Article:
You can see the strength of this brand in the company’s financial results. For decades, Coca-Cola’s gross margins have routinely topped 60%. The firm generates more than $0.20 in profit on every dollar of capital invested in the business. I can only list a handful of companies in the world that crank out numbers like these.
More importantly, the incredible brand strength has allowed Coca-Cola to raise its prices over the years. You’ve probably noticed this yourself, both in the form of smaller packages and higher price tags. Most people, though, will fork over an extra nickel or two for their favorite treat. This ability to pass on higher prices year after year constitutes the true hallmark of a wonderful business.
For many people, Coca-Cola comes to mind first when they think of dividend stocks—and for good reason. The firm tops the list of “Dividend Aristocrats,” pumping out 55 straight years of distribution increases. Over that period, the payout to shareholders has grown multifold.
“Let’s say you were going away for 10 years and you wanted to make one investment and you know everything you know now, and you couldn’t change it while you were gone,” billionaire Warren Buffett, the company’s largest shareholder, once explained. “What would you think about? I would certainly want, where I knew the market was going to continue to grow, where I knew the leader would continue to be the leader—I mean worldwide—and where I knew there would be big unit growth. I just don’t know anything like Coke.”
Chart courtesy of StockCharts.com
To keep growing that distribution, Coca-Cola will need to think outside of its core brand. Soda makes up about 70% of the company’s sales, which have stagnated in recent years. At a recent investor conference, new CEO James Quincey revealed a three-part plan to grow the company’s earnings going forward.
To begin, cut costs. Management wants to trim $3.8 billion in annual spending by 2019, or about 10% of 2017 sales. This will come from a combination of trimming corporate payrolls, squeezing efficiencies out of the supply chain, and getting more bang for its buck out of the marketing budget. Through these initiatives, Coca-Cola should be able to earn more profits on each bottle of soda sold.
Next, refranchise bottling operations. As mentioned, bottling comes with low margins and large upfront investments. Management wants to sell off the last of these facilities to focus on the more profitable concentrate business. This will leave a smaller, but more profitable, company. It will also free up capital for share buybacks, providing a potential catalyst for the stock price.
Finally, diversify the product line. Coca-Cola has moved into faster-growing categories with brands like “VitaminWater,” “Honest Tea,” and “Zico” coconut water. Management has also worked quickly to boost its market share in categories like dairy, energy drinks, sports drinks, bottled water, and ready-to-drink coffees. We’ve also seen the rollout of new low-sugar soft drinks, adapting to a more health-conscious marketplace.
Those efforts seem to have paid off. Last year, the company saw its organic revenues (which strips out the impact of acquisitions) increase three percent from 2016. More importantly, the company now earns more profit on each dollar of sales that come into the business. Fourth-quarter operating margins increased 315 basis points year-over-year.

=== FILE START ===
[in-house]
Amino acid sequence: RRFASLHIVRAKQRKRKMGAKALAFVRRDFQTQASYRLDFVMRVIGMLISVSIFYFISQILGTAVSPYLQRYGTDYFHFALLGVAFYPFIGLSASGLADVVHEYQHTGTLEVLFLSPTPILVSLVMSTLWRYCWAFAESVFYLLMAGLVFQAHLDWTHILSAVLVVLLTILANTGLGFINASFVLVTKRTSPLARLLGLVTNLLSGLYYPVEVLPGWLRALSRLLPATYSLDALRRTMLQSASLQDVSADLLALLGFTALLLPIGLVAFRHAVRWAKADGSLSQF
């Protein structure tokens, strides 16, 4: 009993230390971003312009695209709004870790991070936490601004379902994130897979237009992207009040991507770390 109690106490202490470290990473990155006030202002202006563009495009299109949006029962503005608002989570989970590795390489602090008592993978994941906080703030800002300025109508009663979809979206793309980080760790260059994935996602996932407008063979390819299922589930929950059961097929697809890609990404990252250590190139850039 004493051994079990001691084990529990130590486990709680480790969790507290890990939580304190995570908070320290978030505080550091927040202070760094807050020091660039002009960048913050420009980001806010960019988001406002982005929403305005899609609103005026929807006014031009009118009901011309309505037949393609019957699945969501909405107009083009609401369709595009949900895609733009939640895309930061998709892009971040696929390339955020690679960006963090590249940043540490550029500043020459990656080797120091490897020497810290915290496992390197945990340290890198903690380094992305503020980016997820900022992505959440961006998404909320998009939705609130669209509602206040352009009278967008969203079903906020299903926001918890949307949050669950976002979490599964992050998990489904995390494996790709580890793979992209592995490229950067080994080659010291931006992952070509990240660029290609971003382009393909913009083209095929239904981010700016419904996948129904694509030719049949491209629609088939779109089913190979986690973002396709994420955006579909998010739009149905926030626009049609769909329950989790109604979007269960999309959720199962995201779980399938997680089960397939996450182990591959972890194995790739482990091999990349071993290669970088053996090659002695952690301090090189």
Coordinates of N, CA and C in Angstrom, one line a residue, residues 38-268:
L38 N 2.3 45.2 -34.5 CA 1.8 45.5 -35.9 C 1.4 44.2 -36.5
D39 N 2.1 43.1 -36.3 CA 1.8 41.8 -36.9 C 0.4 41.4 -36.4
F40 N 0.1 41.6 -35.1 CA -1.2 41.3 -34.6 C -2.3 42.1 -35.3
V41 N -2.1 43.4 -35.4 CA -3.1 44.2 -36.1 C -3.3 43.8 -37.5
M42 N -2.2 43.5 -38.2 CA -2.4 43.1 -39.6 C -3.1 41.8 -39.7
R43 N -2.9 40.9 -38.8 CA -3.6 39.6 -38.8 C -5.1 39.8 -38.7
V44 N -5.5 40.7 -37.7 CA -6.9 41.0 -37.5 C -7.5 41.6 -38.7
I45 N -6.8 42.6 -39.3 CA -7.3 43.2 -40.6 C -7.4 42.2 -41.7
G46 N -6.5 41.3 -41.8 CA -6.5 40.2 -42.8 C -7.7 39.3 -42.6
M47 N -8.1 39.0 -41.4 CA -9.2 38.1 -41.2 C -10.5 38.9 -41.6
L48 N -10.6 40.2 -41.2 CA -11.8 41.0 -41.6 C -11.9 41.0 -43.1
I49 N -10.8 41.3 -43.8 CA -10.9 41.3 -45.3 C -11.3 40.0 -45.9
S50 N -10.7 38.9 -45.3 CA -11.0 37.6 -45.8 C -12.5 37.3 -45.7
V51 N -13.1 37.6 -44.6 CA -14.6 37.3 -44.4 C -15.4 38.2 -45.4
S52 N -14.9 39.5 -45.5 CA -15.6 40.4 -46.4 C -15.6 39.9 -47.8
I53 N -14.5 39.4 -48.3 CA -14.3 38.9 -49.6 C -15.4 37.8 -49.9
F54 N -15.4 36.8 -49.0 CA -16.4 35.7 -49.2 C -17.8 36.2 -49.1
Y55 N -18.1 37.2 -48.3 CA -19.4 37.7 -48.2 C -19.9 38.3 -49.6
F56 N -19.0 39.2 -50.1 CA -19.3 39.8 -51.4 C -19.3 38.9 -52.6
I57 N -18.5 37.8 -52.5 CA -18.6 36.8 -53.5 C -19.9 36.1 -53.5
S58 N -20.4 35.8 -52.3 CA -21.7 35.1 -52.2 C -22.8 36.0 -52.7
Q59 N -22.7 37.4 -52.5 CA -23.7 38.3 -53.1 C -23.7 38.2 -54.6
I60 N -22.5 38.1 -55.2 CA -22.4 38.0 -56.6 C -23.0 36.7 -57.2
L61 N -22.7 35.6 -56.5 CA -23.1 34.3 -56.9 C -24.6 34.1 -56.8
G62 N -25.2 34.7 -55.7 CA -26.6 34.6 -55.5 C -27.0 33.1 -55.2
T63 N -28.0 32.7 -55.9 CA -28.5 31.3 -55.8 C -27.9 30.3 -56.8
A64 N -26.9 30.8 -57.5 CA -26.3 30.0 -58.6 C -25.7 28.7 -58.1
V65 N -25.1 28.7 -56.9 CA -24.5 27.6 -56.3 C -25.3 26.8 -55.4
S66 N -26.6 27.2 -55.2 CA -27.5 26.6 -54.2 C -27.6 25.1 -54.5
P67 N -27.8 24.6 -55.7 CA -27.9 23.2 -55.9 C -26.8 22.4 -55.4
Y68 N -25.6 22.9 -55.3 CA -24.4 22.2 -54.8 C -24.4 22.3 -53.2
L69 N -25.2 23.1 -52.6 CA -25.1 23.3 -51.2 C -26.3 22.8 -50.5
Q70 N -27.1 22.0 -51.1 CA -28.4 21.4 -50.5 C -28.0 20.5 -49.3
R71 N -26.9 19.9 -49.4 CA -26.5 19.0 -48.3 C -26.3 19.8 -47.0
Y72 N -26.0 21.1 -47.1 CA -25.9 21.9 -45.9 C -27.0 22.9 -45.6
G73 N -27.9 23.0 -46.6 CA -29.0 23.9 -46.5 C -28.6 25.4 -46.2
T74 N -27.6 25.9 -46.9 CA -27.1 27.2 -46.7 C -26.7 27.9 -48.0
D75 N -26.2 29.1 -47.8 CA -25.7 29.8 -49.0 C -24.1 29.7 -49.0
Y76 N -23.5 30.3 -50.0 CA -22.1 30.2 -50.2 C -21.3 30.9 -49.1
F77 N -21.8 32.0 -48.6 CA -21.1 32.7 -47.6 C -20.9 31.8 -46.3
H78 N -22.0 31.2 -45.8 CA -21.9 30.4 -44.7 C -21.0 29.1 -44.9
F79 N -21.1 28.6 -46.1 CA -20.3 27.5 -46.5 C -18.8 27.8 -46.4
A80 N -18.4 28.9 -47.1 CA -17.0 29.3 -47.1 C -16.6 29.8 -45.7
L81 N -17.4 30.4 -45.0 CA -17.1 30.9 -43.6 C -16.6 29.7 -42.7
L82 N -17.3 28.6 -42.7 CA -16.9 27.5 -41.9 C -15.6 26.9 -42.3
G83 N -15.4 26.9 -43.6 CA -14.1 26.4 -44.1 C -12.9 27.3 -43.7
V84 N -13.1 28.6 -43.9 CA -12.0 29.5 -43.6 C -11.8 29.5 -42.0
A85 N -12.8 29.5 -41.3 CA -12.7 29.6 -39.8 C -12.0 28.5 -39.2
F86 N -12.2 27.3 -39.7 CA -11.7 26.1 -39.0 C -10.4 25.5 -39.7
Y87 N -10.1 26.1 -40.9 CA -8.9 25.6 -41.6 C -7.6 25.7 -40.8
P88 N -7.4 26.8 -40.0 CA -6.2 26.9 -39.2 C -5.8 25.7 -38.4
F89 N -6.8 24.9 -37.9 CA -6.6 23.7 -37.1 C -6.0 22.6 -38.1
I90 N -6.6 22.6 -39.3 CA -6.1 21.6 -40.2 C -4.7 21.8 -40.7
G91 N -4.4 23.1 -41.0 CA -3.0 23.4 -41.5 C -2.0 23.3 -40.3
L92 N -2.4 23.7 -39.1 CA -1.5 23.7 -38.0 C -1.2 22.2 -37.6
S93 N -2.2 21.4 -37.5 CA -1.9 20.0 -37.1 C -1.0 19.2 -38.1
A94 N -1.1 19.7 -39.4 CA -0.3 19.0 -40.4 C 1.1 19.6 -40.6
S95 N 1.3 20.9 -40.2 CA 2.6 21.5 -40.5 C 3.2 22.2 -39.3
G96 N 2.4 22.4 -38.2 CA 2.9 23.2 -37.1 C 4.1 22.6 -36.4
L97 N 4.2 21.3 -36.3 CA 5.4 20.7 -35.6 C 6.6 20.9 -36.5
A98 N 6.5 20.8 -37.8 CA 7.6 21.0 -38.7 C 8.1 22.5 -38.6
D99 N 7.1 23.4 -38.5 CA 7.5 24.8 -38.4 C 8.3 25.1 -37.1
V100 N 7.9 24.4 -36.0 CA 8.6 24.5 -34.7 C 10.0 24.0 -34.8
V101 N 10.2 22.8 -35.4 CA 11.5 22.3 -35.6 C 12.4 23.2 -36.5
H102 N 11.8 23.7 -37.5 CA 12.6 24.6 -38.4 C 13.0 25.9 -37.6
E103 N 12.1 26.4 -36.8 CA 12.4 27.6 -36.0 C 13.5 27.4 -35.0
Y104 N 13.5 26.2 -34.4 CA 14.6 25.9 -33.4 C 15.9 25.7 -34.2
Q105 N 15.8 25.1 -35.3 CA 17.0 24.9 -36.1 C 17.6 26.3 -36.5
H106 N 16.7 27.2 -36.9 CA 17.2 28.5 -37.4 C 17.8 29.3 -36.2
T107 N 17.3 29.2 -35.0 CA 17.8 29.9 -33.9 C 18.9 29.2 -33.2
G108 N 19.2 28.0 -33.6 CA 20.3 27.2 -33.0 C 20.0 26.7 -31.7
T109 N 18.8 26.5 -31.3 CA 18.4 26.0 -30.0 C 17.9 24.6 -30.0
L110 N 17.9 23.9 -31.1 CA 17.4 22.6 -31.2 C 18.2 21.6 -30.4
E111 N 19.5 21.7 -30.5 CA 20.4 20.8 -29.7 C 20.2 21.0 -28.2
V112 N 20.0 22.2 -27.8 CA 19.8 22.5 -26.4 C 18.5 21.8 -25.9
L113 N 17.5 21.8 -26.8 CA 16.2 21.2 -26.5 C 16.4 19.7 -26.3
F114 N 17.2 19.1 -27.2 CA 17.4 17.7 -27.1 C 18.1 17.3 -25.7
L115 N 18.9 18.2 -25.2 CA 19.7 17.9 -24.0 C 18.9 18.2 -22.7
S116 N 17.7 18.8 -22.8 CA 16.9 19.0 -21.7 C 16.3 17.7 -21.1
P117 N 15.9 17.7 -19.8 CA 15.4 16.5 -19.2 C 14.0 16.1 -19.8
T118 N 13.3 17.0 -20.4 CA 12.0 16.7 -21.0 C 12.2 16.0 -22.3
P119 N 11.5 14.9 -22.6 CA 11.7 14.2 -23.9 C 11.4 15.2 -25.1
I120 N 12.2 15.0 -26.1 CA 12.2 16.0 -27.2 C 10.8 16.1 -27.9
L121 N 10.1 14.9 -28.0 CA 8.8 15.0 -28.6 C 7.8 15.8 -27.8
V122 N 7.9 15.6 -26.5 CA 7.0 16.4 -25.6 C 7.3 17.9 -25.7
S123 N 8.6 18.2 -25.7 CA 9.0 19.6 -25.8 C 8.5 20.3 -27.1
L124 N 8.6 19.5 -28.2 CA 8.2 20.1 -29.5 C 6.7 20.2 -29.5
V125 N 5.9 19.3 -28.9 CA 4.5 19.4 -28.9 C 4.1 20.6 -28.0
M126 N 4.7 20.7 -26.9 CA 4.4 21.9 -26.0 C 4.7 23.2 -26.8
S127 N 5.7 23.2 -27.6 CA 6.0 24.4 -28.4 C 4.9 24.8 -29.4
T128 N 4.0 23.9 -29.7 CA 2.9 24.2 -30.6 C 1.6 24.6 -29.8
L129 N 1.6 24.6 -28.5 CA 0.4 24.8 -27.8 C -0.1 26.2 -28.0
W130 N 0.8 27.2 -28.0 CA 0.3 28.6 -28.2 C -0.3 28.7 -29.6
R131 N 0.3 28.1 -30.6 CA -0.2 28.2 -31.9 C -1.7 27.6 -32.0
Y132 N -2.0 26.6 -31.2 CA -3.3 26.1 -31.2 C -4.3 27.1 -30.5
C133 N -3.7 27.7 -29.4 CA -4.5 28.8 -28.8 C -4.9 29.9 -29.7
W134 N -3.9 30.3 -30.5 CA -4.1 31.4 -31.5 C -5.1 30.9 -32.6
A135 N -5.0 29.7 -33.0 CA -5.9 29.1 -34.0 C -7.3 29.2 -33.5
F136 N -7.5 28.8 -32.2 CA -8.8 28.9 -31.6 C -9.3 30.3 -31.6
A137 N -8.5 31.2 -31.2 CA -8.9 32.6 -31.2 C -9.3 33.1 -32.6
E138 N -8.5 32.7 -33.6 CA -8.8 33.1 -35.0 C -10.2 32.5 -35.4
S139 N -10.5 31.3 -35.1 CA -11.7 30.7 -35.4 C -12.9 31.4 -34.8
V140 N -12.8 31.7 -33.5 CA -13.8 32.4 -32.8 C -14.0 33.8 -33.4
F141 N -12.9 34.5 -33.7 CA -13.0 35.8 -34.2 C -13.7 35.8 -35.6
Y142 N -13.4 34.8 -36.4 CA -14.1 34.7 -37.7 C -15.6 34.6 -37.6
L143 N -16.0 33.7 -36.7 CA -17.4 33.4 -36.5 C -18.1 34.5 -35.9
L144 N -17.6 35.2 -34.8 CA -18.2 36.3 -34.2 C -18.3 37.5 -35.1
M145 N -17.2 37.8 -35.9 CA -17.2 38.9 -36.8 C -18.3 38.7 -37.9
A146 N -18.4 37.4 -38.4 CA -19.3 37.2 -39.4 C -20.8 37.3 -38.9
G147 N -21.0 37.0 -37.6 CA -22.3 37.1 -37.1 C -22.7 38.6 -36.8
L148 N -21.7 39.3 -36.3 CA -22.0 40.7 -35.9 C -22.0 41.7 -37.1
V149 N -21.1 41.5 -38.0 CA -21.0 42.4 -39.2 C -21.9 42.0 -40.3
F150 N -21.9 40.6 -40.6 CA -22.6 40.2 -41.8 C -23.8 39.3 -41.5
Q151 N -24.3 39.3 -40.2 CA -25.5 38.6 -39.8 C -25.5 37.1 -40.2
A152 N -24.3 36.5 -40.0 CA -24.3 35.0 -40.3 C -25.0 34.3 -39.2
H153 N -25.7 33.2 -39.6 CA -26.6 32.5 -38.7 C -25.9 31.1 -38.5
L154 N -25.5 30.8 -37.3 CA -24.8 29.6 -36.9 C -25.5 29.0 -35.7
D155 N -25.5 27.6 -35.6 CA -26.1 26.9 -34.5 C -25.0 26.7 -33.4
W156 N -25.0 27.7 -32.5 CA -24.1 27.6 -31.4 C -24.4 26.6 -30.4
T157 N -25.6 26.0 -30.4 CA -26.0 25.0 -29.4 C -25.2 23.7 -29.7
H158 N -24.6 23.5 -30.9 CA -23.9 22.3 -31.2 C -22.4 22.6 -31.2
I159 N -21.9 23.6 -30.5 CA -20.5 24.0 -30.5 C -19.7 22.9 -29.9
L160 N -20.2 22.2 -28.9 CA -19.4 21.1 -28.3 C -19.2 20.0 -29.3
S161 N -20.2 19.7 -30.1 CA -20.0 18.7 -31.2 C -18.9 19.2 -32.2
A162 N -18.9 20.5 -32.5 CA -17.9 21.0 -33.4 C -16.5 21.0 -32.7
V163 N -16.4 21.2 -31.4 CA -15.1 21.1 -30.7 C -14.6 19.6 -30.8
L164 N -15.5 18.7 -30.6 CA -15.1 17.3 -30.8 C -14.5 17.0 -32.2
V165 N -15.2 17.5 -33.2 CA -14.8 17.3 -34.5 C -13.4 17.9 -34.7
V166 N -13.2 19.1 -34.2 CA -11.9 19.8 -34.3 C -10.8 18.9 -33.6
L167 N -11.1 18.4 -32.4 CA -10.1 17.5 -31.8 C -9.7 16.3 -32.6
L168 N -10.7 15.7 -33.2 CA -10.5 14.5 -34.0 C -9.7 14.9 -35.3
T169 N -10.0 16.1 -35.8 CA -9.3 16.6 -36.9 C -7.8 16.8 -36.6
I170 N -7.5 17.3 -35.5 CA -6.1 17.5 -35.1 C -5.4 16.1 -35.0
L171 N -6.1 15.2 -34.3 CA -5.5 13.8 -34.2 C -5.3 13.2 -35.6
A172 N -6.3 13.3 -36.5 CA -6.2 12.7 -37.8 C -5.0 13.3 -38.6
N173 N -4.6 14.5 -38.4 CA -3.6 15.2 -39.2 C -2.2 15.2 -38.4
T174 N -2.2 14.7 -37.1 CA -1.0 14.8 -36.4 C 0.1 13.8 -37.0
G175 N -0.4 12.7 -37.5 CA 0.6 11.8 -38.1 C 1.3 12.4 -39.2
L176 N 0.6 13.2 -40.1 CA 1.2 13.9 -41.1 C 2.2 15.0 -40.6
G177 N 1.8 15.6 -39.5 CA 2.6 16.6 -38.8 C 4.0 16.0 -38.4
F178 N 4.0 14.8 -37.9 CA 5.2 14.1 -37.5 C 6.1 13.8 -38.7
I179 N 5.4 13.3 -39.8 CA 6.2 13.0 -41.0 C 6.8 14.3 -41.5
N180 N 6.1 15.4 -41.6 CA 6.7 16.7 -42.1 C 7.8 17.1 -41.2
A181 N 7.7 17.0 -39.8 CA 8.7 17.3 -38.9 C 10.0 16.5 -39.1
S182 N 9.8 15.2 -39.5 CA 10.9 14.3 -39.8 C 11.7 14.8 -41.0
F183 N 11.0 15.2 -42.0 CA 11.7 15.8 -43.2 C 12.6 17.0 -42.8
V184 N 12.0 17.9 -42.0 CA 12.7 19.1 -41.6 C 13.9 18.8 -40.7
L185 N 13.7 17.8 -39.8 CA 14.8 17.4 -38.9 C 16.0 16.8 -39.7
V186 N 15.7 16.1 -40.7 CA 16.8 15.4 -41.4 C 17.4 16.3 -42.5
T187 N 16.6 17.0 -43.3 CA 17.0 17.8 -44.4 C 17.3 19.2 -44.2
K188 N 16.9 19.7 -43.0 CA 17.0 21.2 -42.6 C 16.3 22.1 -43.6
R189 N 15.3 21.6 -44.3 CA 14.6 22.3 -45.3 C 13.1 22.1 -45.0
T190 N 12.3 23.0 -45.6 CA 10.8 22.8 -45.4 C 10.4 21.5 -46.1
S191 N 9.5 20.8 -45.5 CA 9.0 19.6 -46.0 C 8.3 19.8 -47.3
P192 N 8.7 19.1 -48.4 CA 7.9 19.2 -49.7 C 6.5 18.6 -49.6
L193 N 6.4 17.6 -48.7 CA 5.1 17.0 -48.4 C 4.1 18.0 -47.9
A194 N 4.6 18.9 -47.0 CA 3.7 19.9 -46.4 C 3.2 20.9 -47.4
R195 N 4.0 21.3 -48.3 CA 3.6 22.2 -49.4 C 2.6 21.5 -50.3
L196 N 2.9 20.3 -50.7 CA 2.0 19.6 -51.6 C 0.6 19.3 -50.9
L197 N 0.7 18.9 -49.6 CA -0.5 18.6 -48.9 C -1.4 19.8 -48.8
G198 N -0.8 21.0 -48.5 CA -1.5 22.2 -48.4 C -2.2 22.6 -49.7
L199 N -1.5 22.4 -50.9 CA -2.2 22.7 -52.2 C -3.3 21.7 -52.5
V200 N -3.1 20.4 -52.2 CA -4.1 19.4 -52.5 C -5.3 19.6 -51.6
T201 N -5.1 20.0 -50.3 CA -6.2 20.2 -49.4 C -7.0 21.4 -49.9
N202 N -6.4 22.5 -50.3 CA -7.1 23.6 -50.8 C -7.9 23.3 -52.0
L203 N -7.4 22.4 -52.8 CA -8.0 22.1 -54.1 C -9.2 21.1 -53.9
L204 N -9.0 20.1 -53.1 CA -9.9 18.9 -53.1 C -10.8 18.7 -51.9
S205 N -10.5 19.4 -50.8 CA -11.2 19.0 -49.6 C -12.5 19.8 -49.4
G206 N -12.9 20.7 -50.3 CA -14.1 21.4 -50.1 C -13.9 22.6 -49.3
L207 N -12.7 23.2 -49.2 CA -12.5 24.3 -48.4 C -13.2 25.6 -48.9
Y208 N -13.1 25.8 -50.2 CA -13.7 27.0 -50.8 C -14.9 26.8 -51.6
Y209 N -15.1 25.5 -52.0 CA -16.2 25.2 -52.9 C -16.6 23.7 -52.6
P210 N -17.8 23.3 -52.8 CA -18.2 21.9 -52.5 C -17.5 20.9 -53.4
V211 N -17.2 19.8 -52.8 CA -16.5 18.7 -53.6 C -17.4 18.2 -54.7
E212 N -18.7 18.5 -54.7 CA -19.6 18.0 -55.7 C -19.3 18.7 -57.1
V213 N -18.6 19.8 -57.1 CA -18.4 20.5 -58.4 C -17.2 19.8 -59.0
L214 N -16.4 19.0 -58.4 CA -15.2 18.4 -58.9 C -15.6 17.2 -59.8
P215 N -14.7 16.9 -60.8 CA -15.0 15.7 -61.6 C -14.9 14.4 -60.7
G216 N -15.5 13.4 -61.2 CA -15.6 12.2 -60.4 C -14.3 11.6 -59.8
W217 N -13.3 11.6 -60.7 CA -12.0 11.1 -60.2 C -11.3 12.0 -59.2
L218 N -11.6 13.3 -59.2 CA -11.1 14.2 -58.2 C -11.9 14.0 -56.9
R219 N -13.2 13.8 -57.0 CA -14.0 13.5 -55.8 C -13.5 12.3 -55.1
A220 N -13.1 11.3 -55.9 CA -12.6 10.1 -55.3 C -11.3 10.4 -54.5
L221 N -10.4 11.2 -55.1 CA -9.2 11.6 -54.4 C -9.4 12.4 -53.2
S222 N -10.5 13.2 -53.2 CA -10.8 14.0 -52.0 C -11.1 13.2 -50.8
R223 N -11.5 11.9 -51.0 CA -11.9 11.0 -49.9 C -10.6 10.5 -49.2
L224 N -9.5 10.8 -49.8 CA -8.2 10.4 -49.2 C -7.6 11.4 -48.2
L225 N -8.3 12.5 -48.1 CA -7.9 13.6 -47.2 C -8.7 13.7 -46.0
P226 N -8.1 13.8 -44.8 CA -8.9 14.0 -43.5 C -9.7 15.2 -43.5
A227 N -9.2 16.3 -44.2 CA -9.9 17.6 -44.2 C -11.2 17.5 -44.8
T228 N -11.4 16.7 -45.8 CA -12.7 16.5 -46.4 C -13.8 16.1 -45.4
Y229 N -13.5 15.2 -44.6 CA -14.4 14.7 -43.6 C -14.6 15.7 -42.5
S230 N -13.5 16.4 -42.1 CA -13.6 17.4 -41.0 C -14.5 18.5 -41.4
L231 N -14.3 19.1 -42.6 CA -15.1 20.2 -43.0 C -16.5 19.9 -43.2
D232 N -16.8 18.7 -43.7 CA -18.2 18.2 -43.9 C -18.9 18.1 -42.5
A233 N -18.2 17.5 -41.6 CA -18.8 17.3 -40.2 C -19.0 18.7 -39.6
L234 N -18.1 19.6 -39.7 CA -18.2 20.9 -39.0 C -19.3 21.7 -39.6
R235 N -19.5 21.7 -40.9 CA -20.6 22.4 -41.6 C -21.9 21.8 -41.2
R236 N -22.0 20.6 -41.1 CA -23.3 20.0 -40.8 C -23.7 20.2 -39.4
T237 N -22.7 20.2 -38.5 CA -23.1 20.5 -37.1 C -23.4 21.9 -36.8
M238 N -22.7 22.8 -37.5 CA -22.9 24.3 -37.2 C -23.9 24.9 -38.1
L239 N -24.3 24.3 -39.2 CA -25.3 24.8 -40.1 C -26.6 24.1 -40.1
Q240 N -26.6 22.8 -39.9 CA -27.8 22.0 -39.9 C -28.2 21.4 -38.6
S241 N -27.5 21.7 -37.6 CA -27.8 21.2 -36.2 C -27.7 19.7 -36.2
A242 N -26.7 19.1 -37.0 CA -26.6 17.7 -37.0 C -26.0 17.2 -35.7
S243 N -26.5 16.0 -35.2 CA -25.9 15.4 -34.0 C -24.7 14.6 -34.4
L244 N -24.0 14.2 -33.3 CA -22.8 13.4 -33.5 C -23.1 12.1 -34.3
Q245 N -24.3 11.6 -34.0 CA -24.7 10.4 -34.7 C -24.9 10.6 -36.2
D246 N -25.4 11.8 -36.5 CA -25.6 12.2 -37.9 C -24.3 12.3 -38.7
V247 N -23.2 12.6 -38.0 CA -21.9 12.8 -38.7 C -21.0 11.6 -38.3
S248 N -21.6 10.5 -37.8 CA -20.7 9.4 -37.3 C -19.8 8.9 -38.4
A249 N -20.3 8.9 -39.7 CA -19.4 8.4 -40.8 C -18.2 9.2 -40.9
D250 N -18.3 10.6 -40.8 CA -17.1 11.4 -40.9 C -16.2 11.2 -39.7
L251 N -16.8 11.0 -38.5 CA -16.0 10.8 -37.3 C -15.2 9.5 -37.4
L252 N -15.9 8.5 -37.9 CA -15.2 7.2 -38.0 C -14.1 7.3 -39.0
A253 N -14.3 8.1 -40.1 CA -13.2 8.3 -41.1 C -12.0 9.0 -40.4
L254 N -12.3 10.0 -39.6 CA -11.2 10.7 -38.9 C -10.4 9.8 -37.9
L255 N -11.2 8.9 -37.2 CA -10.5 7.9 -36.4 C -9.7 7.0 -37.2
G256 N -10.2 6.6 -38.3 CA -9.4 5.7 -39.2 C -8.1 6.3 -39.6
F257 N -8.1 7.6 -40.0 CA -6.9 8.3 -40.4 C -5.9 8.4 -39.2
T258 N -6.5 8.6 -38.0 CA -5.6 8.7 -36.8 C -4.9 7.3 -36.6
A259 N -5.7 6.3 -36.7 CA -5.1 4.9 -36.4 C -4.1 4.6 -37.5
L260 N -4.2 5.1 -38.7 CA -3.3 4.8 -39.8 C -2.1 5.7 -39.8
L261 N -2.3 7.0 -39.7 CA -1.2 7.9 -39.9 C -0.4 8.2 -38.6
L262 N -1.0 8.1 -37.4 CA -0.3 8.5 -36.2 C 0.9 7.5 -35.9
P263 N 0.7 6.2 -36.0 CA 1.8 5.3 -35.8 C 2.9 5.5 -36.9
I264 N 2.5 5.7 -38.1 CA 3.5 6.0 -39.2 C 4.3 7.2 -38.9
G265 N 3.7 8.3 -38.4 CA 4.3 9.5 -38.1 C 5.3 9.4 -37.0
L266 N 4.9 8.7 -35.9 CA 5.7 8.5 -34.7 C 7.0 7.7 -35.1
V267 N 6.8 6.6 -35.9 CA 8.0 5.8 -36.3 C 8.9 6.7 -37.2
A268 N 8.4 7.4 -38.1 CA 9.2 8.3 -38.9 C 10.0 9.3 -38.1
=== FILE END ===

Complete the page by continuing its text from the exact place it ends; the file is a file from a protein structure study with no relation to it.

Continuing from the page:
“I am pleased with our accomplishments and results in 2017,” Quincey said. “We achieved or exceeded our full year guidance while driving significant change as we continued to transform into a total beverage company. While there is still much work to do, I am encouraged by our momentum as we head into 2018.”
So, let’s sum it all up. Over the next five years, I expect Coca-Cola to deliver mid-single-digit revenue growth and gross margins in the mid-60s (versus 62.6% in 2017) after 2018. That should translate into an earnings per share growth rate of between six percent and seven percent per year. Given its relatively high payout ratio of 80%, management can’t boost the distribution much faster than earnings growth. Therefore, I expect the dividend to grow more or less in line with profits.
For investors, the combination of a safe, growing dividend and a reasonable price tag looks compelling. Thanks to the hot economy and fast returns in tech, traders have rotated out of stodgy consumer-staple names. With shares yielding 3.5% and trading at a modest discount to my $50.00 fair value estimate, Coca-Cola offers the potential for above-average total returns.
Of course, Coca-Cola is no slam dunk. Consumer preferences have changed over the past decade, with a shift to healthier, lower-calorie drinks. Beverage makers have come under scrutiny in recent years, with new soda taxes hampering unit sales. Investors also need to keep a close eye on rising input costs, like corn, sweetener, and aluminum.
That said, Coca-Cola’s entrenched market position makes it a safer bet compared to other consumer product makers. Its management has responded to changing customer tastes by moving into new businesses, executives have cut the proportion of sales that it derives from soft drinks from over 90% in 2005 to below 70% today, and given the company’s brand strength, it has historically had no problem passing on higher commodity prices to consumers.
Buying these shares at a discount to fair value leaves it with a little wiggle room. In my financial model, I assumed a modest (certainly not spectacular) growth rate, but even if management can’t hit my relatively low bar, shareholders buying here should still earn a decent return.
The Bottom Line on Coca-Cola
Coca-Cola represents a classic American forever asset, with a wide competitive moat and long dividend history. Wall Street, though, wants to chase higher returns in the tech sector, leaving some wonderful businesses by the wayside. For investors with a little more patience, this stock will likely deliver above-average returns over the long haul.